Guidance for Parents
Hints and Tips for at home
Children spend lots of time using the Internet at school, at friends' houses, on a mobile phone, via a games console or at home. They might visit social networking sites (including Bebo, Myspace, Facebook and Piczo), or use instant messaging (such as MSN or Yahoo messenger) to chat to friends or play on online gaming sites (Club Penguin, Runescape, mini-clip etc). These are often blocked on school computers but are very popular with children.
You can buy special filtering and blocking software to protect your children, and most Internet browser software has some filters and security in place. Filtering software lets parents choose what is suitable for their children to look at, but parents must be aware that this software is not always 100% effective.
If you keep your PC 'anti-virus' security up to date you should not have problems with most threats from the Internet or from downloaded email attachments. The popular browsers such as Microsoft Internet Explorer and Mozilla Firefox also let you control or block things such as unwanted pop-up advertisements and "cookies" e.g. when a website downloads a small file to your PC to remember your name/login.
Always take care to protect your home computer and members of the family who use it.
- Don't panic! Talk to your child and ask them to show you (or even teach you) how they use the internet and the computer, learn which websites or tools they like to use and why. Learning together can often open opportunities to discuss safe practise with your child.
- Make sure you know what your children are doing online much like you would in "real" life such as what sites they visit and who they talk to? Ensure they know not to share personal information that could identify them in the offline world with anyone online.
- Have family rules about how the Internet/mobile phones etc will be used at home and be clear about not sharing information online such as names, schools, phone numbers, email addresses, photos of themselves, with online friends. Have clear rules about making and meeting with online friends safely (such as taking someone with them, meeting in a public place etc).
- Talk to your child about the risks of downloading files from unknown or potentially illegal (such as peer to peer/file sharing sites like Limewire etc) sources or copying information from sites.
- Use child or family friendly search engine (such as the CBBC Safe Search) with younger children and bookmark favourite sites for your children to use.
- Wherever possible, locate your computer in a family area and supervise younger children. Always supervise the use of webcams in your home and consider applications which allow voice chat such as Skype.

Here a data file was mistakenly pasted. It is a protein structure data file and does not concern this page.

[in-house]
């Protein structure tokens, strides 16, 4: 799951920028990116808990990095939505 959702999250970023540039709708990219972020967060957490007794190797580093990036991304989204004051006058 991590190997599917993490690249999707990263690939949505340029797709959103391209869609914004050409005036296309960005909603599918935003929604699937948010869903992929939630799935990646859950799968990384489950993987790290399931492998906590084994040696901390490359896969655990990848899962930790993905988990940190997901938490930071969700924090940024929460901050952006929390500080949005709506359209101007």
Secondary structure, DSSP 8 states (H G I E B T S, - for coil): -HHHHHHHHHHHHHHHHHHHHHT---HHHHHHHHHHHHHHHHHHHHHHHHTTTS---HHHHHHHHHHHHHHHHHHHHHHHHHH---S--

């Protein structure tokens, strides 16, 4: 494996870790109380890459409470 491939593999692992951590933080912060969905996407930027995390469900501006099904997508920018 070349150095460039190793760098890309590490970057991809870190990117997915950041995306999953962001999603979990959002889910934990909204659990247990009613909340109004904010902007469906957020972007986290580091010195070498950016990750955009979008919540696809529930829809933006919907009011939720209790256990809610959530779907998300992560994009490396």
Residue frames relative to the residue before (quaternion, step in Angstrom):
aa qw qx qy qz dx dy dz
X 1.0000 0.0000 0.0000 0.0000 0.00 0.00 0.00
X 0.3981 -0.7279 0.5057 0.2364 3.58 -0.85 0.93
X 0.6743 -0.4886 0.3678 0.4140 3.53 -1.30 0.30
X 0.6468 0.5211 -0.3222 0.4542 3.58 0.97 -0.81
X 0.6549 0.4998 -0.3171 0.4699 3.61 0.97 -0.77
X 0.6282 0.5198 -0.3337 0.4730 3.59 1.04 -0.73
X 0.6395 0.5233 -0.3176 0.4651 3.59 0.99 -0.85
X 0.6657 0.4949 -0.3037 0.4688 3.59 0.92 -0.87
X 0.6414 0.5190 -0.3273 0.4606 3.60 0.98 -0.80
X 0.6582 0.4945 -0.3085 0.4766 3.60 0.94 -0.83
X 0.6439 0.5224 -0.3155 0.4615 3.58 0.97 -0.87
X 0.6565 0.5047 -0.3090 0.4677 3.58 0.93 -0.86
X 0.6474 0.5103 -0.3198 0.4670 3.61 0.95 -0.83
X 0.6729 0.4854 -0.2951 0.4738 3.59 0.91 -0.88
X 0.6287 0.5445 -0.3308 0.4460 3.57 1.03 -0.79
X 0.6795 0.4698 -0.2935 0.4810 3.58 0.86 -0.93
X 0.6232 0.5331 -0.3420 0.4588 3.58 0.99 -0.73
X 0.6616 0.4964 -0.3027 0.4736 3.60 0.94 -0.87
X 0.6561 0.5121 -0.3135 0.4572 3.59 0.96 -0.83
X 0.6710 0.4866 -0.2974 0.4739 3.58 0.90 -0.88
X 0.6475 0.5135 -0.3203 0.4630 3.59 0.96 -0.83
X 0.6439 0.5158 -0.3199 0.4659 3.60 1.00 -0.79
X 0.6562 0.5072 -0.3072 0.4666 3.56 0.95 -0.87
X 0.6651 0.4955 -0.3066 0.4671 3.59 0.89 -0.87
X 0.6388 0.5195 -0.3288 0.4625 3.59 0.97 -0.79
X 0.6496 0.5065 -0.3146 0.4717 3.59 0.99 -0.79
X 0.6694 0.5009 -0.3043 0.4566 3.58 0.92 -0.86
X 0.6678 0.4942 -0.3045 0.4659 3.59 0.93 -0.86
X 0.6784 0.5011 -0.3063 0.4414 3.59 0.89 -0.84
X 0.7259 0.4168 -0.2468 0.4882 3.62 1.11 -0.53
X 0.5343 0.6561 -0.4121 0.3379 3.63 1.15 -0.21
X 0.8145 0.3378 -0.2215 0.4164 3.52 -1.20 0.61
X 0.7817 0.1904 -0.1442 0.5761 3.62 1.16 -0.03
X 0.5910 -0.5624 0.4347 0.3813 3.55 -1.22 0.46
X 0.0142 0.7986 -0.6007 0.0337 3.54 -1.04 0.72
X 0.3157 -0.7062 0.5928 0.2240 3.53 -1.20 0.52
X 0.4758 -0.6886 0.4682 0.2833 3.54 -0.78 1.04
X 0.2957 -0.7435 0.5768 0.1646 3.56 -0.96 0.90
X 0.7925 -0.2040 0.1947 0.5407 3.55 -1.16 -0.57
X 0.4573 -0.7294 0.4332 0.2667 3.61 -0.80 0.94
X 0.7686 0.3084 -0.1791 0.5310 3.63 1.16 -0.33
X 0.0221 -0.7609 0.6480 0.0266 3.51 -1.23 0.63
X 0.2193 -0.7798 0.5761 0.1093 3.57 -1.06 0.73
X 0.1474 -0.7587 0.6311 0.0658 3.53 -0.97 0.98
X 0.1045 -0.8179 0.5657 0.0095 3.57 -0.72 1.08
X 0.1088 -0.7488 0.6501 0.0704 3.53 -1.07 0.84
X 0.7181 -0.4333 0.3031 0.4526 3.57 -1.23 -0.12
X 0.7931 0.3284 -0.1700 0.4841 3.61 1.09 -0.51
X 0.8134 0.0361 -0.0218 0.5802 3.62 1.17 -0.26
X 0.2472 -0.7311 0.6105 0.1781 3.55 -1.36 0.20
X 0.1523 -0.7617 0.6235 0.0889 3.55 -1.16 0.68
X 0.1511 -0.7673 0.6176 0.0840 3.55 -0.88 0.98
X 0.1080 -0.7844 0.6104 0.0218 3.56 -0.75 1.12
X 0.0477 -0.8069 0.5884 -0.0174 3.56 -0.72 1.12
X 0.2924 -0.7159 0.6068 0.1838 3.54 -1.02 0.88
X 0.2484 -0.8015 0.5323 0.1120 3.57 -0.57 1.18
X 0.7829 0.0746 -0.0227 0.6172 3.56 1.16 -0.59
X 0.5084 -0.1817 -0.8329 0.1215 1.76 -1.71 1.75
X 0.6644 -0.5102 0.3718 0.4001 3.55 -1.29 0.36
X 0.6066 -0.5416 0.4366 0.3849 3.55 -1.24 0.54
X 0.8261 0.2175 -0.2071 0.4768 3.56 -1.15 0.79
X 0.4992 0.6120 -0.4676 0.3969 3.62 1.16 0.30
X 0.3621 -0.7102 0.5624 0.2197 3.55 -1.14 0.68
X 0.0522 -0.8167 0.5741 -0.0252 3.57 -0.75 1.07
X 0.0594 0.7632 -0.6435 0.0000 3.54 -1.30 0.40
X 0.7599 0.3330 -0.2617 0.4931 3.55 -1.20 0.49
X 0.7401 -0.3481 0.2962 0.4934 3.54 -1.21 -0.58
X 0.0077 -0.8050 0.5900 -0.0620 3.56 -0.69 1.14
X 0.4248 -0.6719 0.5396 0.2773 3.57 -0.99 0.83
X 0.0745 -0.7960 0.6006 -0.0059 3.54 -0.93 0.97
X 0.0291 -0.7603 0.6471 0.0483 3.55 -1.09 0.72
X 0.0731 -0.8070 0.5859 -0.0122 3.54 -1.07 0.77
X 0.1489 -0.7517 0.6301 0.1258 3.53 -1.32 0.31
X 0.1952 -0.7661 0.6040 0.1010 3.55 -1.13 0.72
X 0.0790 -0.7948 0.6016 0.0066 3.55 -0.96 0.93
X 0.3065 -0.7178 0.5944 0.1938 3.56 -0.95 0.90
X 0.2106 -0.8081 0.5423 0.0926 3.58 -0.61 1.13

- Filter unsuitable sites so that they cannot be seen or used by your children. This doesn't have to cost a lot. Many Internet Service Providers (like AOL or BT) will include filtering and some level of internet security free. You might want to check with them what is already available before buying extra security software. Most specialist PC stores can also advise you.
- Be aware that some devices, such as Mobile Phones, Games Consoles etc are also able to access the internet and bypass filtering. Consider putting parental controls in place (either by contacting your mobile phone provider or from the console/device's settings directly) to restrict content and access.
- Always ensure your child knows how to block or report another user who may be sending nasty or inappropriate messages or content. Make sure you child knows to tell an adult they trust if they see something online that makes them feel scared, worried or uncomfortable. If your child receives any abusive messages etc keep them for evidence purposes to show to the school or police. Encourage your child not to retaliate or reply. You can also report problems directly to service providers and websites.
- Work with your child's school, they may have spoken to your child about online safety but you can help by repeating the message at home. All schools should have an e-Safety Policy and an e-Safety Coordinator who will be able to advise you where to go for more support.
- Be realistic - banning the internet will not work - children use computers and games consoles at friends' houses and at school so education around its safe use is essential. Educate your children and the whole family will benefit from using the internet.